Janie Geiser, Parallel Storms and Laura Heit, Too Many Days
Track 16 Gallery
Through May 19, 2018
By Lorraine Heitzman
Projections, films, prints and mechanized puppets have transformed Track 16’s three rooms into a ghostly theatrical space with a curious ambience. Partly mysterious and wholly inventive, Laura Heit’s Too Many Days and Janie Geiser’s Parallel Storms are well-matched shows that highlight the breadth of possibilities within the scope of time-based arts.
Heit, who now lives in Portland, Oregon, teaches at the Pacific Northwest College of Art after co-directing the experimental animation program at CalArts. Her animated installation, Two Ways Down, fills the gallery room with cast shadows as high intensity light is projected onto paper and glass models. The tableaux, arranged on several rotating turntables in the center of the space, consist of small and delicate objects, but once the light hits them the shadows transform into distorted silhouettes, taking on a monumental life of their own. On three of the walls the projections create fantastical, somewhat futuristic, landscapes. On the fourth wall a video with hand-drawn characters, like hieroglyphics from an unknown language, dances across the room onto unsuspecting viewers. The work conjures the chaotic, disorienting moments after a natural disaster, recalling the tornado scenes in The Wizard of Oz. Heit’s methods and craft are effective tools for her dark imagination, but the pleasure of her installation is in no small way a direct response to the simple magic of animation and shadow play. With childlike curiosity, the viewer becomes entranced and watches Two Ways Down while inadvertently becoming a participant in the surrounding narrative.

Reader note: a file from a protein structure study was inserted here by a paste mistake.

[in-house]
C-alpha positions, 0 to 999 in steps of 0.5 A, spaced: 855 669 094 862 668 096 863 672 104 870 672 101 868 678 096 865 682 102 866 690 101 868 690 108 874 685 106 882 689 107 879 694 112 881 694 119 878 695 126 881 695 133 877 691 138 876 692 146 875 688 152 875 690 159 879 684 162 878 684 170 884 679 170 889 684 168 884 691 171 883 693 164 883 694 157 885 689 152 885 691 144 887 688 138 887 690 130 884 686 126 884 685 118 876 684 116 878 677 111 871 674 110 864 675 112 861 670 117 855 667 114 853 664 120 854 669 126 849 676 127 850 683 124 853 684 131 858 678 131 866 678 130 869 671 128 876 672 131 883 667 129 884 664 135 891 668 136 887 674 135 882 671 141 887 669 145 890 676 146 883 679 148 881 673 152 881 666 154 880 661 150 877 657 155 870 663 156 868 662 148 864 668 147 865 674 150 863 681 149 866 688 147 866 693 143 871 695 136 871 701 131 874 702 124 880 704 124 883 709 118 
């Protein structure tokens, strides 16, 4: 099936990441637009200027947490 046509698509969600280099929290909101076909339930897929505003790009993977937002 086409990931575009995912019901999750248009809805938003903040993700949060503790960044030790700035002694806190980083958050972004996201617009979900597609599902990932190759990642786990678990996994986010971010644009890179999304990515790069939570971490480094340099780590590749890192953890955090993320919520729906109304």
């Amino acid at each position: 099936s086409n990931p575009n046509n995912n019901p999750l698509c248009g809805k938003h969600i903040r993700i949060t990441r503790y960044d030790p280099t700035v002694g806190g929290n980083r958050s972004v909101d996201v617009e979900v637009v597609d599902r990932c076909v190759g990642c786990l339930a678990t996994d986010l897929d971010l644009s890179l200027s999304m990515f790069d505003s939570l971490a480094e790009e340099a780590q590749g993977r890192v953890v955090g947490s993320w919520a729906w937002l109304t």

Janie Geiser is perhaps best known for her unique puppet shows but her lengthy resume includes not only puppetry, but also films and performances. In Parallel Storms, her focus is more on her newer video works, although some digital prints and sculptures are included here too. As you enter Track 16, you immediately encounter Look and Learn Part 2, a three channel video projection. Three monitors, side by side, screen different images that take on meaning from their association together. Geiser manipulates found images from children’s school yearbooks and textbooks with filters, framing devices, and color saturations into a frenetic visual experience, very different from the quieter, slower pace that distinguished some of her earlier puppet shows. Also in the front room, projected high on the wall, is Look and Learn Part 5, is a single channel video that features a clown-like shadow puppet, bathed in red, involved in what may be a murderous scene; the innocence of the silhouette belies the menacing action.
Most entrancing however, is Geiser’s sculpture, Falling Figures, two articulated mannequins on separate pedestals. Each 3D printed wood filament figure stands alone, unadorned, and reminiscent of antique, wooden penny dolls. Their simplicity is poignant, and their crude construction adds to the pervading sense of fragility and vulnerability. Surprisingly, in contrast to their simplicity, Geiser has motorized the figures, so they lurch and kneel or make seemingly random movements, independent of each other. Heightened by their solitude, the figures’ predicament is quite powerful and their limited movements solicit sympathy.
Track16 has staged a fascinating pair of shows that expands our appreciation for video projections, puppetry and animation. Both Janie Geiser and Laura Heit orchestrate their environments with assurance as they try and bring understanding to mysterious, psychological states and cataclysmic events using the medium of light. These two former colleagues and like-minded artists approach their art quite differently but Parallel Storms and Too Many Days benefit from their proximity to each other. Both shows continue through May 19.
Track 16 Gallery
now in the Bendix Building
1206 Maple Ave, #1005
Los Angeles, CA 90015
Hours: Wed-Sat 12-6pm